Field of Science

Cell Phone Microscopy

micro phone lens packaging
and case
In my pursuit of portable microscopy I came across this product initially funded through Kickstarter. The micro phone lens is a small plastic disc that sticks to a cell phone's camera lens, turning it into a 15X microscope. I had to try it out and I thought it would be worth the $15 experiment. 

Case with lens in the
lower lefthand corner.
The lens comes in a small container with an eye-catching black and white design on the top. It is great that the whole setup is so portable, but I am in a constant state of nearly loosing it. I have set my phone down, forgetting to have the lens facing up, only to have the lens come off as I picked up my phone. I have dropped it on the floor covering it in dust. And last night I completely forgot to take the lens off when I was finished and found it stuck on the kitchen table when I went to eat my cereal and read my morning dose of The Economist. Maybe it was just a forgetful and slightly klutzy episode of microscopy, but you get the idea. Beware of loosing this small disc that is slightly larger than the O on your keyboard! Fortunately the lens is also quite resilient. It is bendable and can be easily cleaned with water. 

Let me show you what this little lens can do. I pulled out a dried lichen that I collected on a drive into the California coast range. It is the lace lichen, Ramalina menziesii, aptly named for the lacy filaments that increase the surface area of this lichen, enabling it to better absorb moisture and nutrients from the air. 

Ramalina menziesii the lace lichen

I took the photos below with the micro phone lens stuck to my Nokia Lumina 928 cell phone. The lens requires a camera with at least a 5 megapixel camera and mine is 8.7 megapixels. The center of the photos is in crisp focus, but I was disappointed that the field of view is so small and that parts of the lichen near the edge of the image are thus out of focus. The demo on the website has the entire field of view in focus. That video was taken with a tablet whereas mine were with a phone, so it could be that the interaction between the lens and my phone optics are the issue. 

An even closer view of the lace lichen
Up close with the lace lichen

The other issue I had was stabilizing the camera and taking a photo at the same time. The instructions online recommend using the lens case as a platform for the phone when taking photos. This works pretty well, but I ended up needing to tip my phone to adjust the distance to the sample I was looking at since it wasn't sitting flush against the table.

This company is also in the process of developing a 150X lens and just had another successful Kickstarter project to fund it. After my experience with the 15X lens I think I will hold off on purchasing the higher magnification one. More magnification means a smaller depth of field and I think that the 15X lens is reasonably challenging to focus. I bet that the 150X will be even more difficult. I will wait until some reviews come out before jumping on that one.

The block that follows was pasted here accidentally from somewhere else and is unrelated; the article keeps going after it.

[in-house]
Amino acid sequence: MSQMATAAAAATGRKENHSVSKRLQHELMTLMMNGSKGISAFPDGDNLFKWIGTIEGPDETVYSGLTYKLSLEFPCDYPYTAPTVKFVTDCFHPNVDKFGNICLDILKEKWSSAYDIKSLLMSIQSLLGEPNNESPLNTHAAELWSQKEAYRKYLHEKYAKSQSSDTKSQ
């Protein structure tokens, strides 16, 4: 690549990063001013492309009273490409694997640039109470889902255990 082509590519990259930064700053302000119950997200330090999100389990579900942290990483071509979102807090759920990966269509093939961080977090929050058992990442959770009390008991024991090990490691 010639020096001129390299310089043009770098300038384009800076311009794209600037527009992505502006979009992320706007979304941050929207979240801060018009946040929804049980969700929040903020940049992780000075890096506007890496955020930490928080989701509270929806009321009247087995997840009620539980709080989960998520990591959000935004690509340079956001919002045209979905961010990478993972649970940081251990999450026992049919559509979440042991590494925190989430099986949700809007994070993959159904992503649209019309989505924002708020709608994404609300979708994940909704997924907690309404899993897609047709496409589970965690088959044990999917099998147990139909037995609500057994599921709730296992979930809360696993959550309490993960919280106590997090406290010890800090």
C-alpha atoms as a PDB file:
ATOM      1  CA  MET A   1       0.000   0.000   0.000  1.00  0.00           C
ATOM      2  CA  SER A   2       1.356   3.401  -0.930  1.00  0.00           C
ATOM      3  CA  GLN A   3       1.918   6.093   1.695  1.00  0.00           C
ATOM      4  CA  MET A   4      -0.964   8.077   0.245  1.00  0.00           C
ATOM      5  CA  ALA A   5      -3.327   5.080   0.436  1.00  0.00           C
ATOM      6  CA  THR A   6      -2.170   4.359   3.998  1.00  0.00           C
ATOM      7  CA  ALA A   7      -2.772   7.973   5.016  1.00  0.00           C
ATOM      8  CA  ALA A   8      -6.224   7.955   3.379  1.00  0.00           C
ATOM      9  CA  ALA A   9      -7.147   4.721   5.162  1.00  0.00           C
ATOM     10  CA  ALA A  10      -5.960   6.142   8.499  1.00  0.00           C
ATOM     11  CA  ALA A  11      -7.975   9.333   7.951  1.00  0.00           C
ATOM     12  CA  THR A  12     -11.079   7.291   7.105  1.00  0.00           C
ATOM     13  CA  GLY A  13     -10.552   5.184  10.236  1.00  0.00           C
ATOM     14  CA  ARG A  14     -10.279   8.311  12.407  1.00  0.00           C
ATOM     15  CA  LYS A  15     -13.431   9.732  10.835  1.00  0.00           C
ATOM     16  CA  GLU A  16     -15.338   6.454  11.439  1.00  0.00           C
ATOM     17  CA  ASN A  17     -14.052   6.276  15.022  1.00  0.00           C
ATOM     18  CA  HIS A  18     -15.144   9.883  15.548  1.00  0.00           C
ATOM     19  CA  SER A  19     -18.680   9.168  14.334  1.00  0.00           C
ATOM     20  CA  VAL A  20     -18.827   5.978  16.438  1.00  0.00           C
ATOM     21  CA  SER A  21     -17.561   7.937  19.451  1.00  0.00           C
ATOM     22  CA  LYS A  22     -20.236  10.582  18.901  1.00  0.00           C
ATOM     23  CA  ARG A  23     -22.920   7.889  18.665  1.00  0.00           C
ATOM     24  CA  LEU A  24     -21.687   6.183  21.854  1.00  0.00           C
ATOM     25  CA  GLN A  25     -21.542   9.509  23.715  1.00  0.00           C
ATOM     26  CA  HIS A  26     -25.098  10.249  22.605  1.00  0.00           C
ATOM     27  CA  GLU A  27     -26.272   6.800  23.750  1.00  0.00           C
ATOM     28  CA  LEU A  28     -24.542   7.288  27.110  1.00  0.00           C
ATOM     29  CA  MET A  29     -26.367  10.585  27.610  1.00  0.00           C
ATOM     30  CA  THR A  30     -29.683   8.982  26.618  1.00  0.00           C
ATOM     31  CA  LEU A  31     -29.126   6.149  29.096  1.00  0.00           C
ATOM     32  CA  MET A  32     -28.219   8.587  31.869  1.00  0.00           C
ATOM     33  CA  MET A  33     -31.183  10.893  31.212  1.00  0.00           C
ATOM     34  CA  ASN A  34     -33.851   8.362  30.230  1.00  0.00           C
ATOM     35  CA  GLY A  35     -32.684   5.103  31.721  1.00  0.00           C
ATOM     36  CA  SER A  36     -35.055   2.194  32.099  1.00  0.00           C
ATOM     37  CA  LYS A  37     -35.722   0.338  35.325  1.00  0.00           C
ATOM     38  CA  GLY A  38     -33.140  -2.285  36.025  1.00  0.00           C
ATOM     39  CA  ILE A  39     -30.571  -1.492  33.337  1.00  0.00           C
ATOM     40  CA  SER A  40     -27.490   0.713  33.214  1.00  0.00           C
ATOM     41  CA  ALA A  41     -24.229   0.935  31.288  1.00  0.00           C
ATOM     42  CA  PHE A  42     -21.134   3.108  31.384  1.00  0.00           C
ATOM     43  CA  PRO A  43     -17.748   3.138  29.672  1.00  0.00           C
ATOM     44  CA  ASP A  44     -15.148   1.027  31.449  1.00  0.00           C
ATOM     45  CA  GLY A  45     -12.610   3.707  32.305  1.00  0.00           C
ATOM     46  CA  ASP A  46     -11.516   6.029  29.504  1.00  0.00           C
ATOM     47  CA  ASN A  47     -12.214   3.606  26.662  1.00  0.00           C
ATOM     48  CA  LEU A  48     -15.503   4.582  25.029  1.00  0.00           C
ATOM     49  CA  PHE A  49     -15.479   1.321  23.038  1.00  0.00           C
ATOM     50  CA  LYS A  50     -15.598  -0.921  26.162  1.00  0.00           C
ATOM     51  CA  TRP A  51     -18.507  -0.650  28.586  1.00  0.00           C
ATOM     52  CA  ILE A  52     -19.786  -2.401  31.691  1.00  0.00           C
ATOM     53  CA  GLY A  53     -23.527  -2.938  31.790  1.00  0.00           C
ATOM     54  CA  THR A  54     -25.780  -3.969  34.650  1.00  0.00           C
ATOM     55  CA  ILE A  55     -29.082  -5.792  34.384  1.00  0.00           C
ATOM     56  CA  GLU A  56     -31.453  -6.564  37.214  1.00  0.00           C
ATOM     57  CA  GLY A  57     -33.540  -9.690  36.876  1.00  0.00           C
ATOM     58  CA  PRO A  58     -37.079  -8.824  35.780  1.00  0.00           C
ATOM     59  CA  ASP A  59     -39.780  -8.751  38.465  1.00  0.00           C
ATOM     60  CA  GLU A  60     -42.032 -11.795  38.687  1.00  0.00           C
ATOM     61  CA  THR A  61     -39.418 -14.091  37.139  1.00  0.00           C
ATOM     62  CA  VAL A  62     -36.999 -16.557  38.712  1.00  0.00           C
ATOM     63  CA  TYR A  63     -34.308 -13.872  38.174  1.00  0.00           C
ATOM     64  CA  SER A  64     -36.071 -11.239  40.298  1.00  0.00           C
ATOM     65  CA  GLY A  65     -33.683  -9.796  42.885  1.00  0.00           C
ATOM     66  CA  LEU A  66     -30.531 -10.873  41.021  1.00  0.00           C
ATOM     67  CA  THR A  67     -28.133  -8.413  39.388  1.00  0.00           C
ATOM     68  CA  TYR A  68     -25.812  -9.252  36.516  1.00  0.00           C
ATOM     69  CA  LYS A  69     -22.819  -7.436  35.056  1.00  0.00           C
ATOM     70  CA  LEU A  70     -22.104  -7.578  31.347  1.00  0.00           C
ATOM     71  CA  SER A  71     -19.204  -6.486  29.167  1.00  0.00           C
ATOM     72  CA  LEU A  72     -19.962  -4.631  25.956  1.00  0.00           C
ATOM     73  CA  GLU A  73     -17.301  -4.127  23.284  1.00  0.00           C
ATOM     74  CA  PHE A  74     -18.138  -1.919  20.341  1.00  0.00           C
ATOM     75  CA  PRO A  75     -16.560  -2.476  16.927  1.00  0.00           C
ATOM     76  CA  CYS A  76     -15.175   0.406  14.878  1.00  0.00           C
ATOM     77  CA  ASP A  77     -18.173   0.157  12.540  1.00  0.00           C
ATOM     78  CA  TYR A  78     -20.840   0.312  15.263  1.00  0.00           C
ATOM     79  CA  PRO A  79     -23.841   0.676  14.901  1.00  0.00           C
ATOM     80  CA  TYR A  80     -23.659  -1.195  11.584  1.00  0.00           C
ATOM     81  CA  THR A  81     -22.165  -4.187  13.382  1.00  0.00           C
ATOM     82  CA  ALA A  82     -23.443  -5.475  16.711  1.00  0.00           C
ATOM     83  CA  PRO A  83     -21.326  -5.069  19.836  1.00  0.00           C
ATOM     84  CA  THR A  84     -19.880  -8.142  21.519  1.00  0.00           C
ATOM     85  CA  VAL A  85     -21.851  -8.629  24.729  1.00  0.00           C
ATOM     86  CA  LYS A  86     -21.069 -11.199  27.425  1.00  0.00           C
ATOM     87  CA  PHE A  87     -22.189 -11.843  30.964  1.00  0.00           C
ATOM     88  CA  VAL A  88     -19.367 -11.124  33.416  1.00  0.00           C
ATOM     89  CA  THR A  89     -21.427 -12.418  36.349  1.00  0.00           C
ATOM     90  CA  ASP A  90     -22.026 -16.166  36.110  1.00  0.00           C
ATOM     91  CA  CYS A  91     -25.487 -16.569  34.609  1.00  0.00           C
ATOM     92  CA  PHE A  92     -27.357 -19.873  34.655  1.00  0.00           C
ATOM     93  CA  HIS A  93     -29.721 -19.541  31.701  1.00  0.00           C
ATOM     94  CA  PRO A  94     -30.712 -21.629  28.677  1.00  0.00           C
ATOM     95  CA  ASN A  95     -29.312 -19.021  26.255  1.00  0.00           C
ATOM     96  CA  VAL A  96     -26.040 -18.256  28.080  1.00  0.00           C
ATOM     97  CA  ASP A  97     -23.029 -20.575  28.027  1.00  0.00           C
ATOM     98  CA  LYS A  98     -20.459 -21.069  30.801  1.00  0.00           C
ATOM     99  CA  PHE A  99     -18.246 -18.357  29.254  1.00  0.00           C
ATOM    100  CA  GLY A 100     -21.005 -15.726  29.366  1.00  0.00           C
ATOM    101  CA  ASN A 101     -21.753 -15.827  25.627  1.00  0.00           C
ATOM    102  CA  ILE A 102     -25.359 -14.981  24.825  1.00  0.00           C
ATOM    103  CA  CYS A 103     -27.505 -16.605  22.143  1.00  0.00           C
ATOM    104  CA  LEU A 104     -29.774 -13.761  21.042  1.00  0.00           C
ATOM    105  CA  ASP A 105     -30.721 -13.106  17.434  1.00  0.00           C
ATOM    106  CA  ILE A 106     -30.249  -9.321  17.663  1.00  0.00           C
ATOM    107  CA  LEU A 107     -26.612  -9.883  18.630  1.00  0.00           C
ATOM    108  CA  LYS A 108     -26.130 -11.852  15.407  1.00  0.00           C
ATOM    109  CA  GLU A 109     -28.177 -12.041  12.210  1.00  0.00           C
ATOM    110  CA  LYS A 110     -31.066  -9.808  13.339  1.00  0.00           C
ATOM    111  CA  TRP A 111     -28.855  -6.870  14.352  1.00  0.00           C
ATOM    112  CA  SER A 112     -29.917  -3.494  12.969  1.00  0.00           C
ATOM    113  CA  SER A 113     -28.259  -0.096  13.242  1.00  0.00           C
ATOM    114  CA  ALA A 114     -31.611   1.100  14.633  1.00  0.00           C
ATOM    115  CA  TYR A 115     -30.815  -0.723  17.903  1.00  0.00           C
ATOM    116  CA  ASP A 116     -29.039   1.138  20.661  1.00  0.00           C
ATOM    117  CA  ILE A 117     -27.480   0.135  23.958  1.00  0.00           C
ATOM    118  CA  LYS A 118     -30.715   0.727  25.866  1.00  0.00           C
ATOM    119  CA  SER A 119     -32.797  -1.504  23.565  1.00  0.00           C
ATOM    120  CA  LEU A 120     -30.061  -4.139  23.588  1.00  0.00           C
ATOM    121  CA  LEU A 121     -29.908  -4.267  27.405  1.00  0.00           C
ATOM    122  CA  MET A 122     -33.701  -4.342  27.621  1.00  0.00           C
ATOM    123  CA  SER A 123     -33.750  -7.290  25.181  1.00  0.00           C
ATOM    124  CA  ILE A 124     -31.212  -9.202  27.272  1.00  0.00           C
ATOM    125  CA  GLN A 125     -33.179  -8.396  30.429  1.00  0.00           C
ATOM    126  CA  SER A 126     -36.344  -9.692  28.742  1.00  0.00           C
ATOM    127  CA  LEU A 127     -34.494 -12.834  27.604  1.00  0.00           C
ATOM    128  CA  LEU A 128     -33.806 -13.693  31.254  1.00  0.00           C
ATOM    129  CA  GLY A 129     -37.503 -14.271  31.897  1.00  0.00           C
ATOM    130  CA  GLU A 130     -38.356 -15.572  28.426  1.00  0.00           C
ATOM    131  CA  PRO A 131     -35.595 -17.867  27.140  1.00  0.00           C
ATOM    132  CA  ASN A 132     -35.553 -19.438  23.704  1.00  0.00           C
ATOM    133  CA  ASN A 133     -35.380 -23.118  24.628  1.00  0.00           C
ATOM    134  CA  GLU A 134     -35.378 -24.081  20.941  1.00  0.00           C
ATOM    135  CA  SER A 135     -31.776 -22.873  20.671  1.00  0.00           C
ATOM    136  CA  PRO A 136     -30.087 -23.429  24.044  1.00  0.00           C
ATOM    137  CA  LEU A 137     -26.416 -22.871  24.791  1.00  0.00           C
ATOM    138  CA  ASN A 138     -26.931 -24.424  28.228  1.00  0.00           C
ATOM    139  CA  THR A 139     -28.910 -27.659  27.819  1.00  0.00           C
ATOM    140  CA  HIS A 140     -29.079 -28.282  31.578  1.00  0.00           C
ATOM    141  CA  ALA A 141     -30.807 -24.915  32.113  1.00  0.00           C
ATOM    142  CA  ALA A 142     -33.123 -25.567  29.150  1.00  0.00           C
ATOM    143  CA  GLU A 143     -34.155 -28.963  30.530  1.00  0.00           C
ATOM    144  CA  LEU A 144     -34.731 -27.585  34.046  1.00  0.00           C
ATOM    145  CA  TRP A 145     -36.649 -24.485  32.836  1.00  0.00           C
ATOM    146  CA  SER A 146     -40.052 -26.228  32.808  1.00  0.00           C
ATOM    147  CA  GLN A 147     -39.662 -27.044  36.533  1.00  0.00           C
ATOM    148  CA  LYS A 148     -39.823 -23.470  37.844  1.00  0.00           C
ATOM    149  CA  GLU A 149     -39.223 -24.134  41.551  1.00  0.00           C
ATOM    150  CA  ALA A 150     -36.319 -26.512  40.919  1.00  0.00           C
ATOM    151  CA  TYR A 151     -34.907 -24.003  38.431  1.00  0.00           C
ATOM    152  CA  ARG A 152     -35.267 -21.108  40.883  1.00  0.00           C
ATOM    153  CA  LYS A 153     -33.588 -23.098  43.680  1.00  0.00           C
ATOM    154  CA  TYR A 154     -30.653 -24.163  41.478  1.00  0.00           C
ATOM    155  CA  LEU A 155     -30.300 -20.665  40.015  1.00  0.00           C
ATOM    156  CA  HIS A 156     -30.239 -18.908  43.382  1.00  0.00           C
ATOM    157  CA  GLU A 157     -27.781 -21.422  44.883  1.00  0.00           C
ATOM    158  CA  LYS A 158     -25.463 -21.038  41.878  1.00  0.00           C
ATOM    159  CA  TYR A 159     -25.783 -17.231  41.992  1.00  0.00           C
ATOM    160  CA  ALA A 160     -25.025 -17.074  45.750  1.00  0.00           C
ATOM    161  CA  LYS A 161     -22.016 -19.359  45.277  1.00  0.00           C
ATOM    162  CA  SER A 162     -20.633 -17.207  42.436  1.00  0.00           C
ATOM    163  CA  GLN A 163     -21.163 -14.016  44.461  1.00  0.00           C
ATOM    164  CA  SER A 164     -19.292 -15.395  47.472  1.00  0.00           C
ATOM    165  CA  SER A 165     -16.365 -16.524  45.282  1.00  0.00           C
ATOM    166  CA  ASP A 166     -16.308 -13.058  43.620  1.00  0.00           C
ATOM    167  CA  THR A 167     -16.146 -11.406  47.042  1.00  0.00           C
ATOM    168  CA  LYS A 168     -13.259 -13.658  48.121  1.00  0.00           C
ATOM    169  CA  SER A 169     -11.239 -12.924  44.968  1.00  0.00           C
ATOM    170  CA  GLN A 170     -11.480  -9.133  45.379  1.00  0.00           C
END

Lily flower
Another plant I examined was a lily that I got in a bouquet from the farmer's market on Saturday. Specifically I zoomed in to take a look at the the pollen-covered anthers.


The 15X lens gets us significantly closer to the pollen than my cell phone camera can without assistance. Still a small field of view, but all-in-all reasonably good for a 15 dollar addition to my magnification arsenal.  
The pollen up close and personal. 

Microscopy for the Masses

Microscopes are amazing tools! I had a small plastic one as a kid and I loved exploring items I collected outdoors. Parts of plants, a scoop of soil, basically anything I could get my hands on I mounted up on a slide and looked at under my microscope. That is one aspect that drew me to study mosses. Microscopes are an essential tool to identify moss species and the closer you look at mosses the more amazing features you uncover!  

My family is well aware of my love of microscopes and my sister recently sent me a link to this TED talk about a microscope made almost entirely of paper that costs around 50 cents to produce. It is a really inspirational talk and I think that these scopes are going to revolutionize microscopy. 

I completely agree with the assessment that traditional microscopes are much too bulky for the field. When I head out to collect mosses I don't take my microscopes with me. I bring the mosses back to my microscopes, which stay at home or in the lab. I think that foldscopes would be a great way to take moss identification into the field and enable identification to species without bulky microscopes or having to wait until returning to the laboratory. 

I thought about submitting an application for the 10,000 Microscope Project, focusing on outreach to the public and exploring mosses in the field, but life became busy and it slipped off my priority list. I will definitely have to get a proposal put together for the next round of testing. I think that these scopes would be a great way to introduce people to mosses and enable exploration and identification without a costly setup. 

June 2014 Desktop Calendar

Some mosses with a friendly fungi : )

June Desktop Calendar

1 - Single click on the image to open it up in a new window. (If you use the image directly from the blog post you will lose a lot of resolution.)

2 - Right-click (or ctrl-click) on the image, and chose the option that says, "Set as Desktop Background" or "Use as Desktop Picture". The wording may vary.

3 - If the image does not fit your desktop neatly, you may have to adjust the image (Mac: System Preferences - Desktop and Screen Saver - Desktop; Windows: Control Panel - Display - Desktop) and choose "Fill screen" as the display mode of your background image.